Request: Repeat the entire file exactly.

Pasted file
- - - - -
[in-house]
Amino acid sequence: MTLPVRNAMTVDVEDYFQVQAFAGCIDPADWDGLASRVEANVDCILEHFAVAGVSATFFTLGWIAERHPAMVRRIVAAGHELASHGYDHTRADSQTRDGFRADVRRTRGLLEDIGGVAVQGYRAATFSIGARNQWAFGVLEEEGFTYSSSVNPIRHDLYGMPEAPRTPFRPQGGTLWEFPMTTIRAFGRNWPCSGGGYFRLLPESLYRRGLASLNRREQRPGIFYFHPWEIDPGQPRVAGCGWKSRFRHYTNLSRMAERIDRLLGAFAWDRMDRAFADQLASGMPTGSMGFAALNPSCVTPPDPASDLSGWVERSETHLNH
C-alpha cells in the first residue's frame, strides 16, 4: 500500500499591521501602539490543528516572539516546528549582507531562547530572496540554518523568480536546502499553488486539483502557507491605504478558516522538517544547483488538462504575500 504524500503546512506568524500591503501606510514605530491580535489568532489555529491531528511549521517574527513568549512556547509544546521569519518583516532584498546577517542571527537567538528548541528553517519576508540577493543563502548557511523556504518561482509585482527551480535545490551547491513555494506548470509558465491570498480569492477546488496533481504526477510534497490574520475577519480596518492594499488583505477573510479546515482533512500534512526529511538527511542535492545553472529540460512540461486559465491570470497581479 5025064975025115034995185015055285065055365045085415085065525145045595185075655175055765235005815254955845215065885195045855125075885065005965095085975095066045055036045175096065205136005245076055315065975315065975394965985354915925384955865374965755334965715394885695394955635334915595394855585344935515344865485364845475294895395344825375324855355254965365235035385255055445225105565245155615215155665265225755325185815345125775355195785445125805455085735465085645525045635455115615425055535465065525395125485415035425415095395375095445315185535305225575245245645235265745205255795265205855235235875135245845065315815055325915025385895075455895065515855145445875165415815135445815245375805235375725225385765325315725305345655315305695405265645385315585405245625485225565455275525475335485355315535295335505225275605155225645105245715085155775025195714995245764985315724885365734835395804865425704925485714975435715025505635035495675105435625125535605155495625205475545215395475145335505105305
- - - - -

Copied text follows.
[in-house]
Amino acid sequence: MTLPVRNAMTVDVEDYFQVQAFAGCIDPADWDGLASRVEANVDCILEHFAVAGVSATFFTLGWIAERHPAMVRRIVAAGHELASHGYDHTRADSQTRDGFRADVRRTRGLLEDIGGVAVQGYRAATFSIGARNQWAFGVLEEEGFTYSSSVNPIRHDLYGMPEAPRTPFRPQGGTLWEFPMTTIRAFGRNWPCSGGGYFRLLPESLYRRGLASLNRREQRPGIFYFHPWEIDPGQPRVAGCGWKSRFRHYTNLSRMAERIDRLLGAFAWDRMDRAFADQLASGMPTGSMGFAALNPSCVTPPDPASDLSGWVERSETHLNH
C-alpha cells in the first residue's frame, strides 16, 4: 500500500499591521501602539490543528516572539516546528549582507531562547530572496540554518523568480536546502499553488486539483502557507491605504478558516522538517544547483488538462504575500 504524500503546512506568524500591503501606510514605530491580535489568532489555529491531528511549521517574527513568549512556547509544546521569519518583516532584498546577517542571527537567538528548541528553517519576508540577493543563502548557511523556504518561482509585482527551480535545490551547491513555494506548470509558465491570498480569492477546488496533481504526477510534497490574520475577519480596518492594499488583505477573510479546515482533512500534512526529511538527511542535492545553472529540460512540461486559465491570470497581479 5025064975025115034995185015055285065055365045085415085065525145045595185075655175055765235005815254955845215065885195045855125075885065005965095085975095066045055036045175096065205136005245076055315065975315065975394965985354915925384955865374965755334965715394885695394955635334915595394855585344935515344865485364845475294895395344825375324855355254965365235035385255055445225105565245155615215155665265225755325185815345125775355195785445125805455085735465085645525045635455115615425055535465065525395125485415035425415095395375095445315185535305225575245245645235265745205255795265205855235235875135245845065315815055325915025385895075455895065515855145445875165415815135445815245375805235375725225385765325315725305345655315305695405265645385315585405245625485225565455275525475335485355315535295335505225275605155225645105245715085155775025195714995245764985315724885365734835395804865425704925485714975435715025505635035495675105435625125535605155495625205475545215395475145335505105305